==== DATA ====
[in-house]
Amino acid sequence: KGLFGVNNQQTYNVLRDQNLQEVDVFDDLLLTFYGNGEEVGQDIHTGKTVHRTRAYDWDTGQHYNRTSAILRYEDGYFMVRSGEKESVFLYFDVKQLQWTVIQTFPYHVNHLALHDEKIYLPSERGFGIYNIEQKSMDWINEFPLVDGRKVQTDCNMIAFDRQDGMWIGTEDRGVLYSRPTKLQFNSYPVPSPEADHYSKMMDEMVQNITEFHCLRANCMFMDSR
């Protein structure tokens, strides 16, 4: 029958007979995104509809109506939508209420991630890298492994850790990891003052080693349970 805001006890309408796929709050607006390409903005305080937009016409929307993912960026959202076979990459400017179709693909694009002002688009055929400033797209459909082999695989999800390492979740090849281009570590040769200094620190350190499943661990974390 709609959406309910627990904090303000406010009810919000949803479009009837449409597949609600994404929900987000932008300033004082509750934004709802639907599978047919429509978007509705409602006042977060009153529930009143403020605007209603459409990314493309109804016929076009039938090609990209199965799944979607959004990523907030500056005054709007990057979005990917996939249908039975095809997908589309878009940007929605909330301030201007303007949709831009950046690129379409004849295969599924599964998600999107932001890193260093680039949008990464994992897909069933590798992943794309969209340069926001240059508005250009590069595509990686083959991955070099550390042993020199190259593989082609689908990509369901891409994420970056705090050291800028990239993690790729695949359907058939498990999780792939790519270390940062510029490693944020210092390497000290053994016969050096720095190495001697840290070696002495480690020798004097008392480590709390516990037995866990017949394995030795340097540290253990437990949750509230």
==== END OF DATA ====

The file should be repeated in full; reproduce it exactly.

[in-house]
Amino acid sequence: KGLFGVNNQQTYNVLRDQNLQEVDVFDDLLLTFYGNGEEVGQDIHTGKTVHRTRAYDWDTGQHYNRTSAILRYEDGYFMVRSGEKESVFLYFDVKQLQWTVIQTFPYHVNHLALHDEKIYLPSERGFGIYNIEQKSMDWINEFPLVDGRKVQTDCNMIAFDRQDGMWIGTEDRGVLYSRPTKLQFNSYPVPSPEADHYSKMMDEMVQNITEFHCLRANCMFMDSR
């Protein structure tokens, strides 16, 4: 029958007979995104509809109506939508209420991630890298492994850790990891003052080693349970 805001006890309408796929709050607006390409903005305080937009016409929307993912960026959202076979990459400017179709693909694009002002688009055929400033797209459909082999695989999800390492979740090849281009570590040769200094620190350190499943661990974390 709609959406309910627990904090303000406010009810919000949803479009009837449409597949609600994404929900987000932008300033004082509750934004709802639907599978047919429509978007509705409602006042977060009153529930009143403020605007209603459409990314493309109804016929076009039938090609990209199965799944979607959004990523907030500056005054709007990057979005990917996939249908039975095809997908589309878009940007929605909330301030201007303007949709831009950046690129379409004849295969599924599964998600999107932001890193260093680039949008990464994992897909069933590798992943794309969209340069926001240059508005250009590069595509990686083959991955070099550390042993020199190259593989082609689908990509369901891409994420970056705090050291800028990239993690790729695949359907058939498990999780792939790519270390940062510029490693944020210092390497000290053994016969050096720095190495001697840290070696002495480690020798004097008392480590709390516990037995866990017949394995030795340097540290253990437990949750509230």